cause levamisole resistance through enhanced GABA signaling.
The mechanism by which loss of fer-1 disrupted cholinergic
signaling did not appear to involve the steady-state clustering of
L-AchRs since the localization of an UNC-63::YFP fusion
protein (Gendrel et al., 2009) appeared normal in multiple fer-1
mutants (supplementary material Fig. S2). Together, these data
suggest that fer-1 reduces cholinergic signaling at the C. elegans
In mice, muscle-specific overexpression of Dysferlin gives rise
to a progressive muscular dystrophy, although this phenotype is
distinct from that caused by loss of Dysferlin since there is no
evidence of sarcolemmal membrane damage (Glover et al.,
2010). Given that fer-1 is expressed in C. elegans muscle, we
hypothesized that muscle-specific overexpression of fer-1 might
also cause muscle defects, possibly by disrupting AchR signaling.
To test this hypothesis, we overexpressed the fer-1 genomic
coding sequence under the control of the muscle specific myo-3
promoter, the neuron-specific unc-119 promoter, or the sperm-
specific spe-11 promoter using the single-copy insertion method
(Frøkjær-Jensen et al., 2008). The fer-1 single-copy expression
clone was functional since the spe-11p::fer-1 transgene was able
to rescue the sterility of fer-1(hc47) animals (data not shown).
Animals overexpressing fer-1 in either the sperm or the neurons
exhibited normal levamisole response (Fig. 1e). However,
levamisole resistance equivalent to that seen in fer-1 loss-of-
function mutants (Fig. 1f). Introduction of the myo-3p::fer-1
transgene into the fer-1(hc24) background did not rescue or
enhance fer-1 mutant levamisole resistance (Fig. 1f), suggesting
that fer-1 overexpression disrupts a similar pathway as that
affected by fer-1 loss-of-function. These data suggest that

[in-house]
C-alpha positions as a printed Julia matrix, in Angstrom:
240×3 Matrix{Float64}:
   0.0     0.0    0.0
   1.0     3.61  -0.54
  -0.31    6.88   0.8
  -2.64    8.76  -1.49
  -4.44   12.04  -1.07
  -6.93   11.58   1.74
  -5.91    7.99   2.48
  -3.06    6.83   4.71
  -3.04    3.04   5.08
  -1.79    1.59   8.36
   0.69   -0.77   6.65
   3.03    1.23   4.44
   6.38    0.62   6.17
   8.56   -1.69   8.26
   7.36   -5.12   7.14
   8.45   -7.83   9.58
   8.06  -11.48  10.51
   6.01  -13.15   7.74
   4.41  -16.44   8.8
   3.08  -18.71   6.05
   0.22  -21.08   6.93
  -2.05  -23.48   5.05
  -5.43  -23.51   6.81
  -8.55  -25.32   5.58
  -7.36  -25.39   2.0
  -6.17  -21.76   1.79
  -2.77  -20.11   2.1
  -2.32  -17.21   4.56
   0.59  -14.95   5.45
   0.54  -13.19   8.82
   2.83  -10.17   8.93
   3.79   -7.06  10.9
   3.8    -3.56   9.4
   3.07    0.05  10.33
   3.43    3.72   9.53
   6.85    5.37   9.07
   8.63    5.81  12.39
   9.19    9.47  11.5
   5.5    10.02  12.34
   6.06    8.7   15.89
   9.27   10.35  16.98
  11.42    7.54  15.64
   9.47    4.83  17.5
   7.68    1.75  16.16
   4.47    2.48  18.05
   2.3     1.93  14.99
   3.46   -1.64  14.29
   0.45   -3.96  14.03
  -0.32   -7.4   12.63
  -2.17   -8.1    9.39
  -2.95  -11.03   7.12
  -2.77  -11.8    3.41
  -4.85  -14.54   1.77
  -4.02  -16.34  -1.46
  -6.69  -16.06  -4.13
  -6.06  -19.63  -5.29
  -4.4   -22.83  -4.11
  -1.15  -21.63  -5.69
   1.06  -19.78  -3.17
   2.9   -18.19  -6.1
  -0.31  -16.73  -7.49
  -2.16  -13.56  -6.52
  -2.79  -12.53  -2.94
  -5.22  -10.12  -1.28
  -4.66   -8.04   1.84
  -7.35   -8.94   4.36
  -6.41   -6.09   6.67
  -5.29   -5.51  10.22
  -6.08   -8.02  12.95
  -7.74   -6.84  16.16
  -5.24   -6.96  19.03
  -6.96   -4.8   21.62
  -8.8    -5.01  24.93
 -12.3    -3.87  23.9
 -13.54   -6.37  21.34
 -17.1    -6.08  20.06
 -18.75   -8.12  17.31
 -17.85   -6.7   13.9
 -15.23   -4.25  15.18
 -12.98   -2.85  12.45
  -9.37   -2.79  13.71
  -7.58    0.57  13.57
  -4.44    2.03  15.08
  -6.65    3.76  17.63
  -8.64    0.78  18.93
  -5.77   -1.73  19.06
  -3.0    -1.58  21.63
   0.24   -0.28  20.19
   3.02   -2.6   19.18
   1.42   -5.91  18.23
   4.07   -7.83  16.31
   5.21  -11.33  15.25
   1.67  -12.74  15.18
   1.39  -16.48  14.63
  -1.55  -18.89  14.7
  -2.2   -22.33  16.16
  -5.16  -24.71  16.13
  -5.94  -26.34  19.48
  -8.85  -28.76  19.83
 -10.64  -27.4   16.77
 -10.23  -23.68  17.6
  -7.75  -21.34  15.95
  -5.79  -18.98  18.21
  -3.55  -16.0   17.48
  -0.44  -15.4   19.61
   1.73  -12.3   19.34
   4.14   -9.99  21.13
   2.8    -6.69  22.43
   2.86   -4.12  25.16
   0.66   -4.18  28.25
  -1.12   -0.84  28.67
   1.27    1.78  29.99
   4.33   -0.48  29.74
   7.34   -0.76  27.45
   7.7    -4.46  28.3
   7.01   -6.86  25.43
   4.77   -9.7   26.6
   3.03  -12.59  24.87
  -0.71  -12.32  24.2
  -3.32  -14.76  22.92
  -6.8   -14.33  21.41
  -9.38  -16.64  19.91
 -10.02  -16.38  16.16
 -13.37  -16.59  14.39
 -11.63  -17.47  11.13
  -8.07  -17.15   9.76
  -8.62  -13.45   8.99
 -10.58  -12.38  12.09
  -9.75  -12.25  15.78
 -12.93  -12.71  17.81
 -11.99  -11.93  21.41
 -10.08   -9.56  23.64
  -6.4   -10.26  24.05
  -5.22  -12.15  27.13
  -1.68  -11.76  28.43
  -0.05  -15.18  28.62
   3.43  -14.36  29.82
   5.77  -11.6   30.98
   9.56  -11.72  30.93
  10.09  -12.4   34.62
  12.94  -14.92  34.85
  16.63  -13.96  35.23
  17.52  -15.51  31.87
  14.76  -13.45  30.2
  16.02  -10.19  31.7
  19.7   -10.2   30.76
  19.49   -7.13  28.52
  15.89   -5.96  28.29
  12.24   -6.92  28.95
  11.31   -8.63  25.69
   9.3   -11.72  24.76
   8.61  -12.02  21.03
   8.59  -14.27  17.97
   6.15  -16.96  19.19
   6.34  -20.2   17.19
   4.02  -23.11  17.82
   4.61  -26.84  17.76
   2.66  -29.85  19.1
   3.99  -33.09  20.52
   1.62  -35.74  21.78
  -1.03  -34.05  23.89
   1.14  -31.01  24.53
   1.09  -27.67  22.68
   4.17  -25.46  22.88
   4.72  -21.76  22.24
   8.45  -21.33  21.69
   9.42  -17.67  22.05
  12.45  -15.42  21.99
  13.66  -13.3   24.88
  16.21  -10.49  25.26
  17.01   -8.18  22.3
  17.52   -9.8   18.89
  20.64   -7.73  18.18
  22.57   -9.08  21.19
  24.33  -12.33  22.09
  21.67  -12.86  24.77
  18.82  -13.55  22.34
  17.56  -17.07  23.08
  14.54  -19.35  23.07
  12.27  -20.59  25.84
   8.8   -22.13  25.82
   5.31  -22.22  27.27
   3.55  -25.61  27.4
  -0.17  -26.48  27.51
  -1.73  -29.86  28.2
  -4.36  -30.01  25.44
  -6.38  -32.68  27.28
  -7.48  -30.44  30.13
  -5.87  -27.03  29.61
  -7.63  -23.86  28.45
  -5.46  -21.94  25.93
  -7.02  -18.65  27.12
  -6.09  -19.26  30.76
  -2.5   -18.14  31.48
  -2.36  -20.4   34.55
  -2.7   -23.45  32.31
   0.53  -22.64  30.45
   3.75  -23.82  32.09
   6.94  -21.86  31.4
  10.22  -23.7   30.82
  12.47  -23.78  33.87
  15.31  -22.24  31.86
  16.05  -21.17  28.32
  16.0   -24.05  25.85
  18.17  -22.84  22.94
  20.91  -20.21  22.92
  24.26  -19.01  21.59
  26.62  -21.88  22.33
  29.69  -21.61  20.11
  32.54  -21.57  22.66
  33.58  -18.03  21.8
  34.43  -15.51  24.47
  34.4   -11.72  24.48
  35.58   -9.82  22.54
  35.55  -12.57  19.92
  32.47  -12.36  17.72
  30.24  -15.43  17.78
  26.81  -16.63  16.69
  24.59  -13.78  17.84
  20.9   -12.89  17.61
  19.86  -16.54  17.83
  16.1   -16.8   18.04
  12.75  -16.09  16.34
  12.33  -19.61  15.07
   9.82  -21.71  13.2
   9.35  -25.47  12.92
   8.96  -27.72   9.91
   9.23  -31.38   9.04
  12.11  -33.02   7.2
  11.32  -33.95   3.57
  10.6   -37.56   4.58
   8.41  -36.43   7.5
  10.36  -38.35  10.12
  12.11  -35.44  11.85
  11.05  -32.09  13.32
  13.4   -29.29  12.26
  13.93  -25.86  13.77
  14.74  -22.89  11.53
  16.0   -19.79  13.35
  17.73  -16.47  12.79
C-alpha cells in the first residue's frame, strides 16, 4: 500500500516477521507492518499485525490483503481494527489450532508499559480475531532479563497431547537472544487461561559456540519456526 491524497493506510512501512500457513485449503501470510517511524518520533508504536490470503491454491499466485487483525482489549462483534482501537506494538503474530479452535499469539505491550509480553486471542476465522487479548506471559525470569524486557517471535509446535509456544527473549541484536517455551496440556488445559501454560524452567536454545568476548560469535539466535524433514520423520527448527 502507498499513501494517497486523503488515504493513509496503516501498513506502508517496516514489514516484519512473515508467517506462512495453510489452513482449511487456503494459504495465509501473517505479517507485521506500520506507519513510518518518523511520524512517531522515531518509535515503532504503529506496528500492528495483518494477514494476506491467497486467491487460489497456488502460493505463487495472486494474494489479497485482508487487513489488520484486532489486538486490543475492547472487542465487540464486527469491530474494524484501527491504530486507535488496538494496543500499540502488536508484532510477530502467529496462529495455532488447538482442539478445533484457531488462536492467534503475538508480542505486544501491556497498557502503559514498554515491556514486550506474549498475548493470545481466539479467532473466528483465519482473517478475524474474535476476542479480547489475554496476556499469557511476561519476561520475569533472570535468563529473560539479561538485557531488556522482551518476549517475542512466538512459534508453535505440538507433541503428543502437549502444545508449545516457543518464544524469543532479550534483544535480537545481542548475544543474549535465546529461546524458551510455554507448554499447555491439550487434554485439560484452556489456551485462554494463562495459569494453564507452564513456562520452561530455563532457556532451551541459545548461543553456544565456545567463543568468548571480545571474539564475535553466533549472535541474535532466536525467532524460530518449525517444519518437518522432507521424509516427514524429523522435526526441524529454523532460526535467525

overexpression of fer-1 in C. elegans muscle, but not in
neurons orsperm, can phenocopy
mutants and reduce cholinergic signaling in C. elegans.
However, it remains possible that the mechanism by which
in the muscleexhibited
fer-1 overexpression reduces cholinergic signaling is distinct
from that caused by loss of fer-1.
The effect of fer-1 on C. elegans AchR signaling could be due
to unique features of worm neuroanatomy/physiology or could
represent a functionally significant, but previously undescribed
role for Dysferlin. Therefore, we explored the effect of a
Dysferlin loss-of-function mutation on cholinergic signaling at
the mouse NMJ using the well-established A/J Dysferlin mutant
mouse model (Ho et al., 2004; Wenzel et al., 2007; Millay et al.,
2009). Muscle pathophysiology in A/J mice is progressive
(observable histological muscle damage not present until ,6
months of age, followed by relatively slow progression). To
determine if loss of Dysferlin altered cholinergic signaling at the
NMJ, we developed an in vivo physiological apparatus
(supplementary material Fig. S4) that allowed us to perform
repetitive nerve stimulation (RNS) of the peroneal nerve at a
defined frequency while simultaneously monitoring the Ach-
dependent compound muscle action potential (CMAP) through
electromyography (EMG) and muscle force production with a
force transducer (Fig. 2a). Aged wild type mice (15 month old A/
HeJ) could undergo RNS at either 0.1 Hz or 3 Hz without
becoming tetanic or exhibiting significant CMAP or force drops
(Table 1). However, aged A/J mice, but not young A/J mice,
exhibited a significant CMAP drop at RNS frequencies of 3.0 Hz
that was not observed at 0.1 Hz (Fig. 2b,c; Table 1). A similar
frequency-dependent CMAP drop was also observed in a
different mouse Dysferlin mutant (SJL/J model), suggesting that